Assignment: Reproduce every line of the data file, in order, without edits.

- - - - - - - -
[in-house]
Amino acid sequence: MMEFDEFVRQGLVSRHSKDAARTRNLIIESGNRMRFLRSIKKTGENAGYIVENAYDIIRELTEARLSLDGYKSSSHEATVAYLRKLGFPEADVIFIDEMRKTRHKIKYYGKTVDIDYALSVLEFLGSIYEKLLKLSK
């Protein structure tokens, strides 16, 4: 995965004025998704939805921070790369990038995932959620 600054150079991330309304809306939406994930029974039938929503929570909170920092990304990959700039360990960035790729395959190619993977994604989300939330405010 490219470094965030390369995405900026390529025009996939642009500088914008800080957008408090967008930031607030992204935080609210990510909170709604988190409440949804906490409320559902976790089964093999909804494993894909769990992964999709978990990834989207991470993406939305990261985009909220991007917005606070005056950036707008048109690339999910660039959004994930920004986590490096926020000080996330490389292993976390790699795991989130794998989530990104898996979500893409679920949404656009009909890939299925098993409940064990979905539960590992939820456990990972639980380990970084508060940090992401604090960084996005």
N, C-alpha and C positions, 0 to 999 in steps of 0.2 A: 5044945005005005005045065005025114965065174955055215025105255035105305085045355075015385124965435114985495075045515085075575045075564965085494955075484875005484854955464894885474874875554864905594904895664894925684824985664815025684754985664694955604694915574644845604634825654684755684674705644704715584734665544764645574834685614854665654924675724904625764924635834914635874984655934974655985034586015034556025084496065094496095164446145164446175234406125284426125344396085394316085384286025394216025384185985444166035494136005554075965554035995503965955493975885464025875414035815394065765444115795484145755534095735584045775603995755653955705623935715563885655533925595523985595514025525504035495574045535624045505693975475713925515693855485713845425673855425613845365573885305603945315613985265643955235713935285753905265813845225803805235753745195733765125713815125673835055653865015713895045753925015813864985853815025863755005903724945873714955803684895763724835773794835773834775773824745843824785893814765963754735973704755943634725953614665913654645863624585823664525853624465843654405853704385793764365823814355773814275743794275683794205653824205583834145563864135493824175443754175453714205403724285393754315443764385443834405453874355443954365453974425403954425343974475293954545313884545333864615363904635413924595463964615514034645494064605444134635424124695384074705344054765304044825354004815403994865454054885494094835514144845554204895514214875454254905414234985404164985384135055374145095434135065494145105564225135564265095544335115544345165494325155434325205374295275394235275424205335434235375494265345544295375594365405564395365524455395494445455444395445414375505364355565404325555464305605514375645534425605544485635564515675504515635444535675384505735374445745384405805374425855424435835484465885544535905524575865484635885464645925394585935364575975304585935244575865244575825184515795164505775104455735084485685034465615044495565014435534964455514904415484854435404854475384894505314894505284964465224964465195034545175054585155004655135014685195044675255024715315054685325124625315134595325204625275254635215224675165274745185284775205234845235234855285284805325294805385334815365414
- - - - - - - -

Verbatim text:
[in-house]
Amino acid sequence: MMEFDEFVRQGLVSRHSKDAARTRNLIIESGNRMRFLRSIKKTGENAGYIVENAYDIIRELTEARLSLDGYKSSSHEATVAYLRKLGFPEADVIFIDEMRKTRHKIKYYGKTVDIDYALSVLEFLGSIYEKLLKLSK
């Protein structure tokens, strides 16, 4: 995965004025998704939805921070790369990038995932959620 600054150079991330309304809306939406994930029974039938929503929570909170920092990304990959700039360990960035790729395959190619993977994604989300939330405010 490219470094965030390369995405900026390529025009996939642009500088914008800080957008408090967008930031607030992204935080609210990510909170709604988190409440949804906490409320559902976790089964093999909804494993894909769990992964999709978990990834989207991470993406939305990261985009909220991007917005606070005056950036707008048109690339999910660039959004994930920004986590490096926020000080996330490389292993976390790699795991989130794998989530990104898996979500893409679920949404656009009909890939299925098993409940064990979905539960590992939820456990990972639980380990970084508060940090992401604090960084996005």
N, C-alpha and C positions, 0 to 999 in steps of 0.2 A: 5044945005005005005045065005025114965065174955055215025105255035105305085045355075015385124965435114985495075045515085075575045075564965085494955075484875005484854955464894885474874875554864905594904895664894925684824985664815025684754985664694955604694915574644845604634825654684755684674705644704715584734665544764645574834685614854665654924675724904625764924635834914635874984655934974655985034586015034556025084496065094496095164446145164446175234406125284426125344396085394316085384286025394216025384185985444166035494136005554075965554035995503965955493975885464025875414035815394065765444115795484145755534095735584045775603995755653955705623935715563885655533925595523985595514025525504035495574045535624045505693975475713925515693855485713845425673855425613845365573885305603945315613985265643955235713935285753905265813845225803805235753745195733765125713815125673835055653865015713895045753925015813864985853815025863755005903724945873714955803684895763724835773794835773834775773824745843824785893814765963754735973704755943634725953614665913654645863624585823664525853624465843654405853704385793764365823814355773814275743794275683794205653824205583834145563864135493824175443754175453714205403724285393754315443764385443834405453874355443954365453974425403954425343974475293954545313884545333864615363904635413924595463964615514034645494064605444134635424124695384074705344054765304044825354004815403994865454054885494094835514144845554204895514214875454254905414234985404164985384135055374145095434135065494145105564225135564265095544335115544345165494325155434325205374295275394235275424205335434235375494265345544295375594365405564395365524455395494445455444395445414375505364355565404325555464305605514375645534425605544485635564515675504515635444535675384505735374445745384405805374425855424435835484465885544535905524575865484635885464645925394585935364575975304585935244575865244575825184515795164505775104455735084485685034465615044495565014435534964455514904415484854435404854475384894505314894505284964465224964465195034545175054585155004655135014685195044675255024715315054685325124625315134595325204625275254635215224675165274745185284775205234845235234855285284805325294805385334815365414